W. also offered patronage to scholars who had only spent a short time as students in Greifswald, such as Eduard Schwartz (who later ascribed his acceptance of a call to Göttingen in 1902 to unfair pressure by Althoff and W.) and Bruno Keil (appointed at Strassburg 1890); the same holds true for the Indo-European linguist Wilhelm Schulze, who got a Göttingen chair in 1895 (papers by P. v. Möllendorff, H. Leppin and B. Schlerath, respectively). Ludwig Traube, the future master of Latin palaeography, spent the summer term 1881 in Greifswald but then left after he fell a victim to antisemitic insults. As P. L. Schmidt points out, W.’s later comment in his autobiography on this incident seems to be more concerned with the fate of two “seduced” students, who as ringleaders were removed from the university, than with Traube’s bitter experience. (Traube’s later difficulty in acquiring an adequate post was partly due to antisemitic prejudices, partly to the specialization he had chosen.) Hans von Arnim took his doctorate in Greifswald in 1882. His embarking on the collection of the fragments of the Stoics was influenced by W., then already in Göttingen (Hans Schwabl, focusing on Arnim’s career in Vienna).
W.’s relationships with colleagues (besides Wellhausen) were of varying nature. W. was on relatively friendly terms with Susemihl; he helped his senior colleague (born in 1826) with diverse minor publications; Susemihl’s later massive Geschichte der griechischen Litteratur in der Alexandrinerzeit (1891/92) accorded with a special interest of W. (as evident in his 1882 edition of Callimachus—A. Köhnken). He could, however, appreciate Susemihl’s work only as a useful compilation (R. Kirstein). The relationship with Kiessling changed for the worse, especially since Kiessling did not fulfill his duties as co-editor of the Philologische Untersuchungen. W. (following Mommsen’s advice) avoided an open quarrel and even gave considerable support to Kiessling’s commentary on Horace (P. Dräger). The archaeologist August Preuner, once considered a great hope of the discipline, did not publish any further; W. had also a low opinion of his qualities as a teacher and did not appreciate his efforts concerning the collection of plaster casts (T. Schäfer). Otto Seeck was called to a Greifswald professorship of ancient history in 1881 on the advice of his teacher Theodor Mommsen. (Since 1878 Mommsen was W.’s father-in -law; W.’s marriage with Marie Mommsen is treated by two scions of W.’s family.) Mommsen was well aware of the scholarly limits of Seeck, who in Berlin had only obtained a venia legendi for Roman history. Accordingly, W. felt obliged to continue teaching Greek History. He was appalled by Seeck’s bad manners and thought that Seeck would not fulfill his obligations towards the students. When Seeck after Mommsen’s death in 1903 became a member of the Kirchenväterkommission of the Prussian Academy and was commissioned to prepare the profane parts of the Prosopographia Imperii Romani both got on ill terms again since W. suspected Seeck of ignoring his commitments, rightly as it turned out (S. Rebenich).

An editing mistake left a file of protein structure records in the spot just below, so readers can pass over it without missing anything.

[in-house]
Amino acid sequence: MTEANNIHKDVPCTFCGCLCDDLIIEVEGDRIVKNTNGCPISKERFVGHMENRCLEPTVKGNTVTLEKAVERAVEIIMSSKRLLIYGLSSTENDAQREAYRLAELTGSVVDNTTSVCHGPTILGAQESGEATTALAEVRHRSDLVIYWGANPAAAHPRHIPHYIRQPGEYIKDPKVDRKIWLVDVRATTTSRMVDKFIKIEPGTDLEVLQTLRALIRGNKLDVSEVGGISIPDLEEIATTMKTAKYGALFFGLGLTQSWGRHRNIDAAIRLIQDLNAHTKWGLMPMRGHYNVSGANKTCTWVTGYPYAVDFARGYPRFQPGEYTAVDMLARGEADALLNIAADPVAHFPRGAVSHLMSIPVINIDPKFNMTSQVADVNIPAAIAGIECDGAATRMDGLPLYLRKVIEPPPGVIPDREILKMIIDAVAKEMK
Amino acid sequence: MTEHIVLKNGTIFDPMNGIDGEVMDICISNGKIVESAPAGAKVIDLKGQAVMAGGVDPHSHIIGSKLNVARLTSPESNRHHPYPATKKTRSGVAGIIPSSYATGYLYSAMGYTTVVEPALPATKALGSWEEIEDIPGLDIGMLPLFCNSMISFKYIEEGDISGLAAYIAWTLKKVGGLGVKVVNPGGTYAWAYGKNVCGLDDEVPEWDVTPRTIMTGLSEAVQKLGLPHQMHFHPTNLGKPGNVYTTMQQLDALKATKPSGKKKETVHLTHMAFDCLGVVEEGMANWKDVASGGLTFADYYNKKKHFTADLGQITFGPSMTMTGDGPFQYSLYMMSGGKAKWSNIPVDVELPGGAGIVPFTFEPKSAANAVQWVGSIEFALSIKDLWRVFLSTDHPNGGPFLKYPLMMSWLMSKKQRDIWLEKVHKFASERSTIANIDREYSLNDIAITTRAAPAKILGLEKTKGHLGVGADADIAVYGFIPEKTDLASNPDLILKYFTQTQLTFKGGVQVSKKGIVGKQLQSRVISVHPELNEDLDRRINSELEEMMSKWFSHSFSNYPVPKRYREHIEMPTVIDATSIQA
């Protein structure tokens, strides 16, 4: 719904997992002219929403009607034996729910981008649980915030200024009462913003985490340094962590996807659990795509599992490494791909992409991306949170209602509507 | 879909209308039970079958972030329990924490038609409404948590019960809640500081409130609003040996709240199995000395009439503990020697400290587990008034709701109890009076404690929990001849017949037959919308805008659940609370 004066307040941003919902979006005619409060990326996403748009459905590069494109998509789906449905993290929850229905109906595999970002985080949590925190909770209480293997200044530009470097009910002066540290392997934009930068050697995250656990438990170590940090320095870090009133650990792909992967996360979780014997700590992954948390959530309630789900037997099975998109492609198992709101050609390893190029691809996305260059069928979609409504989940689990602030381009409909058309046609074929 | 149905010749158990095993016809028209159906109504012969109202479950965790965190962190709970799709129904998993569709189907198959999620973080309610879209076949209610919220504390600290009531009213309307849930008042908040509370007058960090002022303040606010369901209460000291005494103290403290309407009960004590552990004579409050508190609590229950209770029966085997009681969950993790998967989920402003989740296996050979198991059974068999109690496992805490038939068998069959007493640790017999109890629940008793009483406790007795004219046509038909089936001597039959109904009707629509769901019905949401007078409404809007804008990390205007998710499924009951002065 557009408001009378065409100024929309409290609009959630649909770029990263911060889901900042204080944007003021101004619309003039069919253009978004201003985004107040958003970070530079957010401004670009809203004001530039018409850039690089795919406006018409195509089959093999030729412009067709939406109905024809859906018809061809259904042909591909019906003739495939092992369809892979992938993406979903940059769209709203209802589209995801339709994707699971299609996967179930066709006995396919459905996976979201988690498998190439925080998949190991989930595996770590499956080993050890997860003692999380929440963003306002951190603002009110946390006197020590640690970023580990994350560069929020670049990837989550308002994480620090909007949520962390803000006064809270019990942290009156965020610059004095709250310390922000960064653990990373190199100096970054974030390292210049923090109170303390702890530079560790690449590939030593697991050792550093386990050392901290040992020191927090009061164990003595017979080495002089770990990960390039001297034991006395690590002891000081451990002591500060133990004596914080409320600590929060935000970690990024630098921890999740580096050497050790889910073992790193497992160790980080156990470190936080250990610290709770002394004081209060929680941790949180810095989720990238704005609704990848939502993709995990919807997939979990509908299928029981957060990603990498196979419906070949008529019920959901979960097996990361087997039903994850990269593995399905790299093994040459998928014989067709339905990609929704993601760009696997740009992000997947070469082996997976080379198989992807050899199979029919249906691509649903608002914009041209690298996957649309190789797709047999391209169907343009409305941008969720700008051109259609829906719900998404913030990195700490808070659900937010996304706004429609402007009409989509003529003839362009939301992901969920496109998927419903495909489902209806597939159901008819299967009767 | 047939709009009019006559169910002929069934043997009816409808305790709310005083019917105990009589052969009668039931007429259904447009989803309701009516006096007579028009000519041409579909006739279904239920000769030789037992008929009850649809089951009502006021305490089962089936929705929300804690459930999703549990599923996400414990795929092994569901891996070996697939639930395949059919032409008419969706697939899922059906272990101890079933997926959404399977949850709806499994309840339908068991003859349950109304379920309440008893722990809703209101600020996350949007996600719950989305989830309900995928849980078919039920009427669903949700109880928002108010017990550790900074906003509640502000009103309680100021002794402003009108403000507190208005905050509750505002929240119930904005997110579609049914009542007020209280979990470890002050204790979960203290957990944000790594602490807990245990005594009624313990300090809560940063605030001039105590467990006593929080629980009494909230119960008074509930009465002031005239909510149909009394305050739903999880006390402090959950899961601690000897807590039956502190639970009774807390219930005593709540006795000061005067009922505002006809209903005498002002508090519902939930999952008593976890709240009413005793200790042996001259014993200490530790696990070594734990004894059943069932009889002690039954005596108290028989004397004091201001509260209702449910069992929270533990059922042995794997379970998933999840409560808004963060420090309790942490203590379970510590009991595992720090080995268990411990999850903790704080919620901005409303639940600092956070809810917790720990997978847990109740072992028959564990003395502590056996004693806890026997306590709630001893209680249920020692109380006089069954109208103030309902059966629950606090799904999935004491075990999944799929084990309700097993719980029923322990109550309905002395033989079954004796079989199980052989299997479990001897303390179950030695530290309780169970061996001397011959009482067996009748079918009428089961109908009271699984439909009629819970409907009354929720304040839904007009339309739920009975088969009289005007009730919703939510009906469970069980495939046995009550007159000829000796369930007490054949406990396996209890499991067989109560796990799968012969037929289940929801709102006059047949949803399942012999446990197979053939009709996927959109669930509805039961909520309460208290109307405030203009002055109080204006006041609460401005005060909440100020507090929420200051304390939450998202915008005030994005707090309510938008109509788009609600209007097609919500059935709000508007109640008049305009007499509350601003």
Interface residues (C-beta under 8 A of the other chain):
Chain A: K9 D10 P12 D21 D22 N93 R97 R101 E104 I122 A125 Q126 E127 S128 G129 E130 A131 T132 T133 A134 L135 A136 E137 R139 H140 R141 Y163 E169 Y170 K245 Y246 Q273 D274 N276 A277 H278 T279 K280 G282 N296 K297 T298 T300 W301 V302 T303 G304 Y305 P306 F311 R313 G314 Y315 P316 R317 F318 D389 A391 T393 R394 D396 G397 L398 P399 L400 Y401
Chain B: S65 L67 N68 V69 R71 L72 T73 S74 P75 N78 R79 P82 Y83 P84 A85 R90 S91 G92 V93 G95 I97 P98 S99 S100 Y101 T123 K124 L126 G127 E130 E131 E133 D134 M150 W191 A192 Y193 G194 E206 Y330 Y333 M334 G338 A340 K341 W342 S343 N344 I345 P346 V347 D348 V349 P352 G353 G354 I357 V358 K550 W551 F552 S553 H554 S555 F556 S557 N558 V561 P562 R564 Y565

W.’s teaching of Greek history was not only due to faculty problems (though that should later happen similarly in Göttingen again).7 It coincided with his conception of a comprehensive Altertumswissenschaft. His famous 1877 birthday address for the Prussian king (and German Emperor), Von des attischen Reiches Herrlichkeit, contains (besides the political message: the praise for a national unification allegedly achieved by the 5th-century Athenian Empire) programmatic statements that for a realistic approach to Greek history (in contrast to the idealization practized by Ernst Curtius) one had to follow Mommsen’s lead with respect to the importance of epigraphy and Staatsrecht (M. Hose). The same holds true for the further antiquarian studies collected in the 1880 volume Aus Kydathen (which opened with the 1877 address); they also reflect the experience of his journey to Greece in the spring of 1873 (W. M. Calder).
In general W. always took his teaching obligations very seriously and apparently showed affability towards his students (H. Flashar). The majority of his Greifswald students came from the province of Pommern, most of them with a modest financial background (D. Hansen). Personal recollections of W.’s teaching in Greifswald are lacking but the list of his courses demonstrates an impressive quantity and diversity of subjects (M. C. Dubischar and, on the seminar’s library, G. Rommel). W. also regularly taught Latin courses, including those on the historians Sallust and Tacitus; that he did not treat Horace, the Roman poet he appreciated most, was apparently a matter of respect for his colleague Kiessling (G. Vogt-Spira).